Our discussion would be more complex if it incorporated the possibility of diseconomies or economies ofscale. For a more general analysis of economies of scope, see Elizabeth E. Bailey and Ann F. Fried-laender, "Market Structure and Multiproduct Industries: A Review Article," Journal of Economic Literature 20 (Sept. 1982): 1024-1048, or John C. Panzar and Robert D. Willig, "Economies of Scope," American Economic Revieiw 71 (May 1981): 268-272.

In general, economies of scope are present when the joint output of a single firm is greater than the output that could be achieved by two different firms each producing a single product (with equivalent production inputs allocated between the two firms). If a firm's joint output is less than that which could be achieved by separate firms, then its production process involves diseconomies of scope. This could occur if the production of one product somehow conflicted with the production of the second product.

There is no direct relationship between economies of scale and economies of scope. A two-output firm can enjoy economies of scope even if its production process involves diseconomies of scale. Suppose, for example, that manufacturing flutes and piccolos jointly is cheaper than producing both separately. Yet the production process involves highly skilled labor and is most effective if undertaken on a small scale. Likewise, a joint-product firm can have economies of scale for each individual product, yet not enjoy economies of scope. Imagine, for example, a large conglomerate that owns several firms that produce efficiently on a large scale but that do not take advantage of economies of scope because they are administered separately.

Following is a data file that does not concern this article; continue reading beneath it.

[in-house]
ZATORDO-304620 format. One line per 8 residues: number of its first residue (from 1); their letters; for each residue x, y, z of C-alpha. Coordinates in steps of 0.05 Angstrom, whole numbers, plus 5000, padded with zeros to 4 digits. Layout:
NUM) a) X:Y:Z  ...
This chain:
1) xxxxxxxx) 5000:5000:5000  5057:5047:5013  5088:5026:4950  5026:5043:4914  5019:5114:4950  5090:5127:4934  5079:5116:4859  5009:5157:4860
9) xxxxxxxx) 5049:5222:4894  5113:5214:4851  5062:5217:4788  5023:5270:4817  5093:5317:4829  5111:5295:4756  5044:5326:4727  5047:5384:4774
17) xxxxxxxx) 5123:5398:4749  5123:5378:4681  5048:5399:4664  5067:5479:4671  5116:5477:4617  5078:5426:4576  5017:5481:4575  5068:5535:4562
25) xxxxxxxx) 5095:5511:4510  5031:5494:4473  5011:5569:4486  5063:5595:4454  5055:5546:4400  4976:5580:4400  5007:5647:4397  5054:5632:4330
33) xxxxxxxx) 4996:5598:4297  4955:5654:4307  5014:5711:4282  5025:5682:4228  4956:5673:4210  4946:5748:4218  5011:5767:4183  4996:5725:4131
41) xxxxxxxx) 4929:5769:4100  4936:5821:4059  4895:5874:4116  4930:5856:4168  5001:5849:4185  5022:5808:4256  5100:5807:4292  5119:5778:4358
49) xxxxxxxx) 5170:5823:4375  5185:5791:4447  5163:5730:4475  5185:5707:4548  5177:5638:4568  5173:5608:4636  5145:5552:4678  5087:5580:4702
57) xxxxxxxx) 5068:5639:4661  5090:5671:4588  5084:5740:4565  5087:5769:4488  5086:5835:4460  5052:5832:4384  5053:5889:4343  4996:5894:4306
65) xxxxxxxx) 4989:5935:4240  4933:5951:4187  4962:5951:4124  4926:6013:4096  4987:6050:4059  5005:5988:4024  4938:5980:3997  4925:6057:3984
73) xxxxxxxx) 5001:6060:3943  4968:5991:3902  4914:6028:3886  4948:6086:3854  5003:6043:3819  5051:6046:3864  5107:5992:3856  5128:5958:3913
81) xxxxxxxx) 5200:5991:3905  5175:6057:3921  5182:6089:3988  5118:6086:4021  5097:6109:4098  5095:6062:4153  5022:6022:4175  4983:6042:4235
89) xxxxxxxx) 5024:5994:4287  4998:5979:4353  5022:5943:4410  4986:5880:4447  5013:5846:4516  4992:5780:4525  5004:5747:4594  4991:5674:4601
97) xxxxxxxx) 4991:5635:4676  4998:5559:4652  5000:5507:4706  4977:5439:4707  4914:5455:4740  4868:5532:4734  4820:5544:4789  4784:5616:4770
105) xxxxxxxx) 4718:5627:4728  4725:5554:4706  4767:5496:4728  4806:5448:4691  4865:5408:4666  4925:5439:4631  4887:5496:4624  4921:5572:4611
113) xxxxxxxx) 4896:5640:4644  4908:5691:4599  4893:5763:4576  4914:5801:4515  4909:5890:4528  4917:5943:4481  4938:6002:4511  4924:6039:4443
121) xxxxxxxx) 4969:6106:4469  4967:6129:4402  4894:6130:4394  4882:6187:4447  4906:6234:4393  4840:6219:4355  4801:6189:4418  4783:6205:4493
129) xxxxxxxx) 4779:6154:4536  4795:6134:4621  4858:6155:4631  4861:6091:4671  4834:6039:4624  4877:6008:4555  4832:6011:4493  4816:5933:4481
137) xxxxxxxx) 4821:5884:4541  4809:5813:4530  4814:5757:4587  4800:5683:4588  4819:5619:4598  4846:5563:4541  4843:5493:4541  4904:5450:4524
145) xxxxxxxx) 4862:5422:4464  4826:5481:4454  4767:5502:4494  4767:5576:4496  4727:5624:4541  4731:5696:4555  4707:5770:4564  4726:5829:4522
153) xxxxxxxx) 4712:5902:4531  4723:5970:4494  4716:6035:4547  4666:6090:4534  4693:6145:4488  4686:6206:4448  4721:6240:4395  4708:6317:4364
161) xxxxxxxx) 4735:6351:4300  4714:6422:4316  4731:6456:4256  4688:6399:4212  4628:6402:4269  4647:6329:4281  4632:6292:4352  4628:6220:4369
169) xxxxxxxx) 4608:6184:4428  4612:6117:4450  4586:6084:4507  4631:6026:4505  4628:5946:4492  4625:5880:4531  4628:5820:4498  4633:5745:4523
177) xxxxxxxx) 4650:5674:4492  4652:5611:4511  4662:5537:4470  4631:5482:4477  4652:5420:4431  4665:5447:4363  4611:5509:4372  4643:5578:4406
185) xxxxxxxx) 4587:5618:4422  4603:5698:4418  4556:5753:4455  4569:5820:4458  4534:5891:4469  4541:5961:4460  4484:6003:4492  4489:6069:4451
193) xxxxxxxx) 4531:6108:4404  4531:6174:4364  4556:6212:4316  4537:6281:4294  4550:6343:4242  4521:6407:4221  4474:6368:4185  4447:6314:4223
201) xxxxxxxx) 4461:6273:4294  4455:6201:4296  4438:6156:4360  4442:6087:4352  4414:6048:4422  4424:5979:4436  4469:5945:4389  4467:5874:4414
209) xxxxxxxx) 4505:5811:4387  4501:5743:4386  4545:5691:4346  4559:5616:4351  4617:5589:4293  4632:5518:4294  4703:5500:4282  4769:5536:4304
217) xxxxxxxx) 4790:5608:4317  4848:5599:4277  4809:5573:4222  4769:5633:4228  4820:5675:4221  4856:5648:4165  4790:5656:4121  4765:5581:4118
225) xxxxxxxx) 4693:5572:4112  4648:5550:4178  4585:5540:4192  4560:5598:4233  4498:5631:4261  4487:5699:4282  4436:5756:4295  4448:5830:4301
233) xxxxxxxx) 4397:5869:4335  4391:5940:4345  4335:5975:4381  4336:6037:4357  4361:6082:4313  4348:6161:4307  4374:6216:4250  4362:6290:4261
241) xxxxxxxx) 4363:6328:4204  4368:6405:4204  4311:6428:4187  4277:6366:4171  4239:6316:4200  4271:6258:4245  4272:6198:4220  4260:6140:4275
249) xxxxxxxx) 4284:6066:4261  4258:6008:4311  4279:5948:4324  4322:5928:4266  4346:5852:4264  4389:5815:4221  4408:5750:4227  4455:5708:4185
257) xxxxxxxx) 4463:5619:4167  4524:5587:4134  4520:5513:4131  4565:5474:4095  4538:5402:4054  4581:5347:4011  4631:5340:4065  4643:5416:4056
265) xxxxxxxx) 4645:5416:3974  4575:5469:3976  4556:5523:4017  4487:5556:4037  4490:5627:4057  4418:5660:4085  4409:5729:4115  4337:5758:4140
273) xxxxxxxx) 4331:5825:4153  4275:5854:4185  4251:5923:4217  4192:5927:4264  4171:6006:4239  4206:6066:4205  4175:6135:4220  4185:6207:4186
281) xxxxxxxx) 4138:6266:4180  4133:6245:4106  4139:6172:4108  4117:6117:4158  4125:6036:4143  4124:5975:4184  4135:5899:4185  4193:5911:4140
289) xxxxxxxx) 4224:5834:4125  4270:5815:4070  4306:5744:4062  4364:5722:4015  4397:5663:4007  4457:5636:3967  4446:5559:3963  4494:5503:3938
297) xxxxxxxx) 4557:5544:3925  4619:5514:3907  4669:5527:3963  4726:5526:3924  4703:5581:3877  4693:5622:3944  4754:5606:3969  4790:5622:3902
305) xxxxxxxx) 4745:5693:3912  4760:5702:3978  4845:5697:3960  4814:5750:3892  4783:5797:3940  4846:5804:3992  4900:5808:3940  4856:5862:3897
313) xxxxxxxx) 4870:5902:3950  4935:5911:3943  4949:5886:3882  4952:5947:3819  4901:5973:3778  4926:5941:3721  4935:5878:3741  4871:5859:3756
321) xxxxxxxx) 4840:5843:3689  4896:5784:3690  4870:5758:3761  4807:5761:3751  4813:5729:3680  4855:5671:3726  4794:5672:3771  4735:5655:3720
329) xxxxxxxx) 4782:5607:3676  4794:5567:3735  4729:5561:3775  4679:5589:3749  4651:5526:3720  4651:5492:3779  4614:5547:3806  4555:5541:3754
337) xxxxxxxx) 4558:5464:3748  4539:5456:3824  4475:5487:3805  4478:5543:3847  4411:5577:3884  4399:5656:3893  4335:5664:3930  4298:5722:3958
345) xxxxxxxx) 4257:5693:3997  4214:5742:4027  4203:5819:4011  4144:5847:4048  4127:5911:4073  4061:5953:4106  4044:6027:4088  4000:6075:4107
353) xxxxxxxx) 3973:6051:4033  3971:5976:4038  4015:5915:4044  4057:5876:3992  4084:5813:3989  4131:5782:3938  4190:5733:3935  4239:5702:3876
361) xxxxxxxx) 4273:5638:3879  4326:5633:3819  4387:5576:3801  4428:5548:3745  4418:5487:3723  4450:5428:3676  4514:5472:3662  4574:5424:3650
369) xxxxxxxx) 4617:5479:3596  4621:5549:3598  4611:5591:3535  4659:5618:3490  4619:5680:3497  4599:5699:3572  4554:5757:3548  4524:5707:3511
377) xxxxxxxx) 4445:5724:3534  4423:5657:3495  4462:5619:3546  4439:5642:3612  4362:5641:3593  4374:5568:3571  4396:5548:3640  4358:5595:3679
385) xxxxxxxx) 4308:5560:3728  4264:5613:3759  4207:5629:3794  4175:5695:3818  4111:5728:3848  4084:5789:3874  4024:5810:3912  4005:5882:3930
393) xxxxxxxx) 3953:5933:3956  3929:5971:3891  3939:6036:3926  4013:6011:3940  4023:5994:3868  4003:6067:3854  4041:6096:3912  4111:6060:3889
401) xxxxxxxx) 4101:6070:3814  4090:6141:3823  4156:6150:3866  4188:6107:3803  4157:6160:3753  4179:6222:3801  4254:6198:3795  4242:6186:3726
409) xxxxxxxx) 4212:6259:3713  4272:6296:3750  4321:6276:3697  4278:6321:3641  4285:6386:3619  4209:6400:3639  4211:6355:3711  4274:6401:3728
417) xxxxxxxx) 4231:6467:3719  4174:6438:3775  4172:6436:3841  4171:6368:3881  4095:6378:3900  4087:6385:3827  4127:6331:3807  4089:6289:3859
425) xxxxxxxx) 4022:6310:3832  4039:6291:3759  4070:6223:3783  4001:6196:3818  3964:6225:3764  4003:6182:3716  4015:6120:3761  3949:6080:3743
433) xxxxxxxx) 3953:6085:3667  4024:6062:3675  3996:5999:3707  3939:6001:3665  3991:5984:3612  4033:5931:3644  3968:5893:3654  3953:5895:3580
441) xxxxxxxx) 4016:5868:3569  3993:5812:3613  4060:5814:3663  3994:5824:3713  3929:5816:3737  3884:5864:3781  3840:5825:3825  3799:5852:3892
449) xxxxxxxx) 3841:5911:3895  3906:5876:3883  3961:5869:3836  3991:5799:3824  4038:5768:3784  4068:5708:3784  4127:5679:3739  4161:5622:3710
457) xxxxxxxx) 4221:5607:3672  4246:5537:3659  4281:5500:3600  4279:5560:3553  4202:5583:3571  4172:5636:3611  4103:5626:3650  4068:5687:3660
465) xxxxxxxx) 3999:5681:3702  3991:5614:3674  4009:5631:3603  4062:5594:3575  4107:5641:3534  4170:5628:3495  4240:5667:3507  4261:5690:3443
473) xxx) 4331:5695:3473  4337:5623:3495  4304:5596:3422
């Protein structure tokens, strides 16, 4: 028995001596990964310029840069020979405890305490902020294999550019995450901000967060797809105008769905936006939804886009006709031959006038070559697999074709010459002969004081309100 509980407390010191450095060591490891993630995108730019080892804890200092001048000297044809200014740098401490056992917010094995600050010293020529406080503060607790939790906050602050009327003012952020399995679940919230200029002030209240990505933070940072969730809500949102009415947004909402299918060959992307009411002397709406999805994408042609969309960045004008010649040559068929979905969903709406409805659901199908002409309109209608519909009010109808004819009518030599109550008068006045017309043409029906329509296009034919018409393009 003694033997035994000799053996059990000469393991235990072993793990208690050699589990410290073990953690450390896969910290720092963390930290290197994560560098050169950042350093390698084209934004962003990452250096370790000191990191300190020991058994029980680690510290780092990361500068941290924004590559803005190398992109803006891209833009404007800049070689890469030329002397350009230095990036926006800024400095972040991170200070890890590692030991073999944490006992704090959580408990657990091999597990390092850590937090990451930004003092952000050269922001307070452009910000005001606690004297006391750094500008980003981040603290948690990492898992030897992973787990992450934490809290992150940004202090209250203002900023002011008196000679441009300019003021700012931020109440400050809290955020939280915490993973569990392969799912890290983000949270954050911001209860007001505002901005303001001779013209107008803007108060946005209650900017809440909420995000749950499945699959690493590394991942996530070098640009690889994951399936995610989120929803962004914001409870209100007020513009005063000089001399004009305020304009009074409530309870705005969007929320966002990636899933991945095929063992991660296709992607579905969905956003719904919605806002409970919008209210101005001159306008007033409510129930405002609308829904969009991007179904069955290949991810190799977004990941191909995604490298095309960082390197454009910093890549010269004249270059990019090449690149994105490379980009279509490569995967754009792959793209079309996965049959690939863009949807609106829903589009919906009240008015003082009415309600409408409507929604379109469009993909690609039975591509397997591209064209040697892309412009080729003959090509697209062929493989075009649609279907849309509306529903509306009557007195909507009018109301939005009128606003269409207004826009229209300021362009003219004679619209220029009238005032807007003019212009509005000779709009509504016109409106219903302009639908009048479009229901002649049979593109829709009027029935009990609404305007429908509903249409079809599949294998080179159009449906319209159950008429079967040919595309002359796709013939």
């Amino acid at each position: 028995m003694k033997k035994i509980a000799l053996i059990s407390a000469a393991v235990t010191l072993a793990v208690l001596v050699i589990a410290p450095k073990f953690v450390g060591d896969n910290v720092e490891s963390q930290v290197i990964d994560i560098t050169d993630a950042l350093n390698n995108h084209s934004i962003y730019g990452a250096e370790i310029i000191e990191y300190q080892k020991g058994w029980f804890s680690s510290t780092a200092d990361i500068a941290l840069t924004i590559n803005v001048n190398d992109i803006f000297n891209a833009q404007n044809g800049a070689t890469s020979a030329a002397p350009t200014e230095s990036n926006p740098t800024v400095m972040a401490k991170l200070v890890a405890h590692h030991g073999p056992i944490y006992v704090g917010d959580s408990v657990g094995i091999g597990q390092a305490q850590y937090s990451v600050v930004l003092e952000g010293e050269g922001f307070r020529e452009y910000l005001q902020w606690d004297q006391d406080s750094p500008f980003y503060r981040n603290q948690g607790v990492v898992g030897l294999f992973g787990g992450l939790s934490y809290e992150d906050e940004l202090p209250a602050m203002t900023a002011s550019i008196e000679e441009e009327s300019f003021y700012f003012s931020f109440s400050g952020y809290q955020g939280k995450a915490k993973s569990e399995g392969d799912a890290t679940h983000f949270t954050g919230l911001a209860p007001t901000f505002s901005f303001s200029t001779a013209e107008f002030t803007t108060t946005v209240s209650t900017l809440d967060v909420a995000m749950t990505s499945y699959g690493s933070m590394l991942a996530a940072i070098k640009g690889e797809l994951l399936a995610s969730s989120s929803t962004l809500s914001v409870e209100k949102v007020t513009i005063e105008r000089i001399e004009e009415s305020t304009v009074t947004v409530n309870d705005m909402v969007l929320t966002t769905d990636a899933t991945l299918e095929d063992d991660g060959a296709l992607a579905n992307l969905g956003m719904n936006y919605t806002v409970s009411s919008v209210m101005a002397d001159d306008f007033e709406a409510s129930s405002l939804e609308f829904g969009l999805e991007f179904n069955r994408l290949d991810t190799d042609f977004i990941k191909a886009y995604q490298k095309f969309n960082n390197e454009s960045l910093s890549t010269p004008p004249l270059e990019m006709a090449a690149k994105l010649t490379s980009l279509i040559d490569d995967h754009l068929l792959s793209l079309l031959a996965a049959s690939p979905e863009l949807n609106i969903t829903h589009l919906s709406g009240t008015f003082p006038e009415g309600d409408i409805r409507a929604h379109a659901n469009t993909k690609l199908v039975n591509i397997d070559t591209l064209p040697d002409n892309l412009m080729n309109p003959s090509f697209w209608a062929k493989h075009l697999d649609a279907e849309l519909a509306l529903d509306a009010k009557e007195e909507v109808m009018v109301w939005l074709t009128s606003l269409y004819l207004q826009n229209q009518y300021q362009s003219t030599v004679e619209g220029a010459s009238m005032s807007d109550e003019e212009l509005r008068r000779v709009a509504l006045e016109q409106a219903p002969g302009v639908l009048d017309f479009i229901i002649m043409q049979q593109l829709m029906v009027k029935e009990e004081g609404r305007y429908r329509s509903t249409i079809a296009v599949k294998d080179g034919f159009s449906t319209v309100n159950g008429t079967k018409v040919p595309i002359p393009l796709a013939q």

The extent to which there are economies of scope can also be determined by studying a firm's costs. If a combination of inputs used by one firm generates more output than two independent firms would produce, then it costs less for a single firm to produce both products than it would cost the independent firms. To measure the degree to which there are economies of scope, we should ask what percentage of the cost of production is saved when two (or more) products are produced jointly rather than individually. Equation (7.8) gives the degree of economies of scope (SC) that measures this savings in cost:

C(Qi) represents the cost of producing output Qi, C{Qt) the cost of producing output Qi, and C(Qi, Q2) the joint cost of producing both outputs. (When the physical units of output can be added, as in the car-tractor example, the expression becomes C(Qi + Qi).) With economies of scope, the joint cost is less than the sum of the individual costs, so that SC is greater than 0. With diseconomies of scope, SC is negative. In general, the larger the value of SC, the greater the economies of scope.